Agile and Lean aren’t new practices, Toyota used them already in the 70’s. Recently, these methods are getting increasingly popular. While talking to clients and IT providers I notice people are fighting how to implement Agile in the right way. Below a list of hurdles that you might be facing in becoming fully Agile. Feel free to add problems you are or have been facing and vote on the ones you believe are the hardest ones.
During the conference New Trends in Project Management, 27-28 April, Gdynia, Poland, http://ntpm.pl, I will discuss some of the hurdles and the possible solutions during the conference closing keynote. After the keynote I will publish a blog post and a list with possible solutions to overcome these hurdles.
Many people underestimate the mindset change needed to change existing, very often rather bureaucratic or even chaotic, processes into an Agile flow. After reading some books and/or articles they start implementing components of the different Agile methods, without really understanding "Why". They chose the methods and tools they believe are easy to implement. But that doesn't mean you are becoming Agile. You will really have to change your mindset.
Agile in isolation
IT-departments very often decide to implement Agile methods and tools to improve their own performance. But without top-management support this might have some result but not the possible big impact it could have..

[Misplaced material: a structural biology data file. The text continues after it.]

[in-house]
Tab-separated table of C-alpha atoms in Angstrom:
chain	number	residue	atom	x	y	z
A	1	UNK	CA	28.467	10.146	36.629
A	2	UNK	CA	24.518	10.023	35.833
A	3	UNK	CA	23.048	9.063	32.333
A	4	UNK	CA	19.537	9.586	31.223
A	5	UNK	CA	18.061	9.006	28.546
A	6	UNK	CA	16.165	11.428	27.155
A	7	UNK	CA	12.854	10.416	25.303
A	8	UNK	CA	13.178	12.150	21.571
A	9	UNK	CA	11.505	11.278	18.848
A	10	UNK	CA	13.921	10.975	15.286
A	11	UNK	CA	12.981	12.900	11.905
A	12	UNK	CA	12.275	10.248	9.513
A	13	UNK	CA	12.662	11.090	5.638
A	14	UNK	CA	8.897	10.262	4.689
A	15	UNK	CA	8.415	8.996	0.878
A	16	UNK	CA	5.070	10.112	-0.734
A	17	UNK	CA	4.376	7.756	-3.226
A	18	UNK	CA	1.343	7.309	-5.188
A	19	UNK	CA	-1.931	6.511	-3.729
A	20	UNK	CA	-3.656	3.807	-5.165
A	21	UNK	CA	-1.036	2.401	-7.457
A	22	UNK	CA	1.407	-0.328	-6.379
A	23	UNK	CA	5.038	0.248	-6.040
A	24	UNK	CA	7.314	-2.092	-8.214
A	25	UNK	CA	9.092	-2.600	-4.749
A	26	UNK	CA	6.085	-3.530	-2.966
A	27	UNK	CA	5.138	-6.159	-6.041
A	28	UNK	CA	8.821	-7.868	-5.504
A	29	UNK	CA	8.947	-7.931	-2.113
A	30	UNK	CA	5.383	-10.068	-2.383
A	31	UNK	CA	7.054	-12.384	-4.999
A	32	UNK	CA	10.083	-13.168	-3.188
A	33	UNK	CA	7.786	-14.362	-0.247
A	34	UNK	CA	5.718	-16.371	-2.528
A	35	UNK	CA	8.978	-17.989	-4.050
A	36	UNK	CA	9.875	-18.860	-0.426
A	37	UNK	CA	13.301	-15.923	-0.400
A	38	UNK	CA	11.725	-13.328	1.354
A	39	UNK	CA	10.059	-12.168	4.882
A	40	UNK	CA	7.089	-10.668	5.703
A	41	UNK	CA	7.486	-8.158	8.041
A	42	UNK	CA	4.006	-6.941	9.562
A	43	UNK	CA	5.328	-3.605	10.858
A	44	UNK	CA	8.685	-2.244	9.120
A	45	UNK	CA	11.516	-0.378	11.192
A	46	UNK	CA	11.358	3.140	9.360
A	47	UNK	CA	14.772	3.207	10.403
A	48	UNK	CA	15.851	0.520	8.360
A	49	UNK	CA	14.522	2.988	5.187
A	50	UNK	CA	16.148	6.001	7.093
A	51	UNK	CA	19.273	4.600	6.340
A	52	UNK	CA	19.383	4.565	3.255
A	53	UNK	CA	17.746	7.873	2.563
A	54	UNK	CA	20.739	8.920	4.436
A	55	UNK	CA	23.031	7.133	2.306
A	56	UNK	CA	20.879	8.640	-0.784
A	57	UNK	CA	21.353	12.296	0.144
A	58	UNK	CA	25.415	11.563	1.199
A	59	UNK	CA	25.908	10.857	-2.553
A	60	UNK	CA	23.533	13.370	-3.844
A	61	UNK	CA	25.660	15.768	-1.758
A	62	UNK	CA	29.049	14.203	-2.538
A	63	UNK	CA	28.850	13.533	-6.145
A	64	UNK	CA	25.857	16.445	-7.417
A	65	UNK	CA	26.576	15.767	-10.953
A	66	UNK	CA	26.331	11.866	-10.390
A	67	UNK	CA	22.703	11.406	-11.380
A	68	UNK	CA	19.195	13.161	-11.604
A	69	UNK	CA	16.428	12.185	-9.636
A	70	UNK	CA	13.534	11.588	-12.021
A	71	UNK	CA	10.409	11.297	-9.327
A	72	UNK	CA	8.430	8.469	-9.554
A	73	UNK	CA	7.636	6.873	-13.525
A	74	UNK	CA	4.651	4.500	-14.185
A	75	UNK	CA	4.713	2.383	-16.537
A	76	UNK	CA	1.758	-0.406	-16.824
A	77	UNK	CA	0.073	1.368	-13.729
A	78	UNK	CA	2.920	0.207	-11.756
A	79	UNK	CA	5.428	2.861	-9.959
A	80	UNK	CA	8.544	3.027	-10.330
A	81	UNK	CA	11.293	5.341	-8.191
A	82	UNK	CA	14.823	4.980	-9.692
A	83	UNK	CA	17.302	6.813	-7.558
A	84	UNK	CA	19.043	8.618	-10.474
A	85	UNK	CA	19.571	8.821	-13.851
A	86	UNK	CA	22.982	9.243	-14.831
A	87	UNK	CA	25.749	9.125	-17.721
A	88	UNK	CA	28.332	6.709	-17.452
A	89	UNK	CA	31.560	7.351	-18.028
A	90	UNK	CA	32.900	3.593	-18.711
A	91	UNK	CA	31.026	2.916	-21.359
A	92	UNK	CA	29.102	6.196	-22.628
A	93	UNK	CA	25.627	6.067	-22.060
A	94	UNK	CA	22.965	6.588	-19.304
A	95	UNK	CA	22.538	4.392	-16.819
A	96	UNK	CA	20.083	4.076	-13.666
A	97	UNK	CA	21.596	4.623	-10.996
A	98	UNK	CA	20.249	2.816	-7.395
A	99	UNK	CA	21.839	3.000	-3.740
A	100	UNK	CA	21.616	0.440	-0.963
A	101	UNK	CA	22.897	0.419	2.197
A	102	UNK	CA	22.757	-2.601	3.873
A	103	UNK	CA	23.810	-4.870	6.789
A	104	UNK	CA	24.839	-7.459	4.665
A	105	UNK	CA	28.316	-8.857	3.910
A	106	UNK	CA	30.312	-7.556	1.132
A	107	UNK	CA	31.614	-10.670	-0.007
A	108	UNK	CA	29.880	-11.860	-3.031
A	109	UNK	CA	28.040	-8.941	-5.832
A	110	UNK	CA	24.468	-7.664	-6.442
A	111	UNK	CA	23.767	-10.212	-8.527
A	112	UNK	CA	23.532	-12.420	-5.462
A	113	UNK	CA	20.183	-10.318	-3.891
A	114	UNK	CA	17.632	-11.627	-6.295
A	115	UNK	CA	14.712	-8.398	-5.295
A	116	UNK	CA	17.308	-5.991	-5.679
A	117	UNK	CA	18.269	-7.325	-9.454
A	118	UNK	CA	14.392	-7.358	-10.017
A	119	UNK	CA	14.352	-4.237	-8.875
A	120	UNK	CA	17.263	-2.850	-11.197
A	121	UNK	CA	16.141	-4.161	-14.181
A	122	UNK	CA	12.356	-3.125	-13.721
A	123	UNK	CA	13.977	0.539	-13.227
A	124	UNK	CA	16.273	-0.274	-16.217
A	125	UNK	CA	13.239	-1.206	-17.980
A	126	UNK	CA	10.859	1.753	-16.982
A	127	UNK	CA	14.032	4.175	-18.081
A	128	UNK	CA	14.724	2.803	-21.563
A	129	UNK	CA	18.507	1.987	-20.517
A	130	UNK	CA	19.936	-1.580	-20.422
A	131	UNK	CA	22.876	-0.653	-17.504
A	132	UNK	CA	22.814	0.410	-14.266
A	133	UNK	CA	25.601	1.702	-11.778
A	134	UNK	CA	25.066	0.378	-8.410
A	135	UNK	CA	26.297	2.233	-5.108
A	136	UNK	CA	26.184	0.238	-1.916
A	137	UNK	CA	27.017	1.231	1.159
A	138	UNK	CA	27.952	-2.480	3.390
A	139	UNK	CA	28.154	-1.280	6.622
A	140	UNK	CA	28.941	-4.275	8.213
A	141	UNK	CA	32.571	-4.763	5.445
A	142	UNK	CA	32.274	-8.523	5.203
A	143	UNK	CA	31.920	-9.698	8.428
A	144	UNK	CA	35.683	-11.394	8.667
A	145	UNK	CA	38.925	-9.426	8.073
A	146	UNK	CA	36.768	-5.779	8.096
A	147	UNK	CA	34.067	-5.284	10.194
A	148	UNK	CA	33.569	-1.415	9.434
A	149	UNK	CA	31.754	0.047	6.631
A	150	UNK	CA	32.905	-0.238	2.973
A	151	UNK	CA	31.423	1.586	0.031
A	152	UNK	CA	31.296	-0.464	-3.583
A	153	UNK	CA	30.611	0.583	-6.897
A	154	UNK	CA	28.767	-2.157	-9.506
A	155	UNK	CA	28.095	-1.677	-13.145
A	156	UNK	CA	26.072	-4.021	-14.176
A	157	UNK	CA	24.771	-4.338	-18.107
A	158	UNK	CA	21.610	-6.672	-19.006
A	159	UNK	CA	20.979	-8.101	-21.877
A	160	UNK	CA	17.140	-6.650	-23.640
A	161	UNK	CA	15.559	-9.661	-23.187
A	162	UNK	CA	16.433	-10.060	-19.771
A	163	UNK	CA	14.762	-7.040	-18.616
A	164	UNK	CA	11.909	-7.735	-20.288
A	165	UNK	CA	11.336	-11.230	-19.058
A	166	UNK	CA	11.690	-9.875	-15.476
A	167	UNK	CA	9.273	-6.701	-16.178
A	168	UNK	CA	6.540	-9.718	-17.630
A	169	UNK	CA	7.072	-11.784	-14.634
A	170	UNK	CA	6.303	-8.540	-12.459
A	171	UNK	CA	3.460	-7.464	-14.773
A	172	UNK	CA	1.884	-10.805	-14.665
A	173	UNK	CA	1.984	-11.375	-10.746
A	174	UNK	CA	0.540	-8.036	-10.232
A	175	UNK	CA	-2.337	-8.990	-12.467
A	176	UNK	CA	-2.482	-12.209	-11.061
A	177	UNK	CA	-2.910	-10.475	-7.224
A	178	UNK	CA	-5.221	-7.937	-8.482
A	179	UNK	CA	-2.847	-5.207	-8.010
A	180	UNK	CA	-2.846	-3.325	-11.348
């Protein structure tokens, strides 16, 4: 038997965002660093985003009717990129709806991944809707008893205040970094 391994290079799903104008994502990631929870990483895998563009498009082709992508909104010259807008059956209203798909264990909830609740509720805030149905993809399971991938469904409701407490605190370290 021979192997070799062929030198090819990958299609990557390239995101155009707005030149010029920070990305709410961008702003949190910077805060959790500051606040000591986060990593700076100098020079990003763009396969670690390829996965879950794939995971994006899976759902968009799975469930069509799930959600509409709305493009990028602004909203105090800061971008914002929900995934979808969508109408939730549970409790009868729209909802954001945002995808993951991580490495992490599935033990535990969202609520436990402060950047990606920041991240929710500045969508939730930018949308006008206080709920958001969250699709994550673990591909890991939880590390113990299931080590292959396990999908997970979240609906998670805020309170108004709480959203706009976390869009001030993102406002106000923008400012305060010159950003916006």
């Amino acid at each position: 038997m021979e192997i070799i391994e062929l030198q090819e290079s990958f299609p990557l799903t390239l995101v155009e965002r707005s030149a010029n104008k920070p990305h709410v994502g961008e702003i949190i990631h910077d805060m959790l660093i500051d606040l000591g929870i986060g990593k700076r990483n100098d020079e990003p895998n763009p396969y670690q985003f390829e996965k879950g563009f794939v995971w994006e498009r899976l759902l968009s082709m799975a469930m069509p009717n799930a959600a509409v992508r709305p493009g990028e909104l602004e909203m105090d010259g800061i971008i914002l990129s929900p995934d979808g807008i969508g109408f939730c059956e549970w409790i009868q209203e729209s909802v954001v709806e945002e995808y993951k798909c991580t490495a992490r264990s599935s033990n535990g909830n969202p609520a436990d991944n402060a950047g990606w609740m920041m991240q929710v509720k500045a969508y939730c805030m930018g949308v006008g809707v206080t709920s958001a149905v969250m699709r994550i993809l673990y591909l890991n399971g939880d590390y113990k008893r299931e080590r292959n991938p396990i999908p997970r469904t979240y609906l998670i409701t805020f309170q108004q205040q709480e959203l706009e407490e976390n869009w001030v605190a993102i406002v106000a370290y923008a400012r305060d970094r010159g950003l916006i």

Lack of client commitment
Similar to the implementation of Agile by the IT-department without management support is the case where the client is not eager to adjust its way of working. But, in case your client won't join, you don't have a Product Owner and you can really not fix this just by arranging your own "Product Owner Proxy". In case you client seems enthusiastic he will have to realise how much communication will be needed with the team and the involvement this will demand from the client side.
Client wants to have time frames and a fixed budget
Clients want to know what they are going to pay for. All cost estimates and budgets will be merely indicative as consequence of the Agile based working method. In case you want to work in an Agile way you will not be able to fix the budget, define the delivery date and commit to the requested set of features.
Giving up and sticking to the old behaviour
As mentioned earlier implementing Agile working methods is not easy. There is a big risk that a team or even a whole organisation will return to old behaviour after some first issues.
Implementing Agile as a problem solver
For different reasons in many companies the business side, or even the end client, is just not happy about the deliveries. Agile is then too easily used as a last effort to solve the situation.
Quality assurance not included
Thanks to the instant feedback loops teams frequently see the client as a test resource. Internal quality control does not get the attention it should get. The team is mostly focussed on delivering new features during a sprint.
Fear due to increased transparency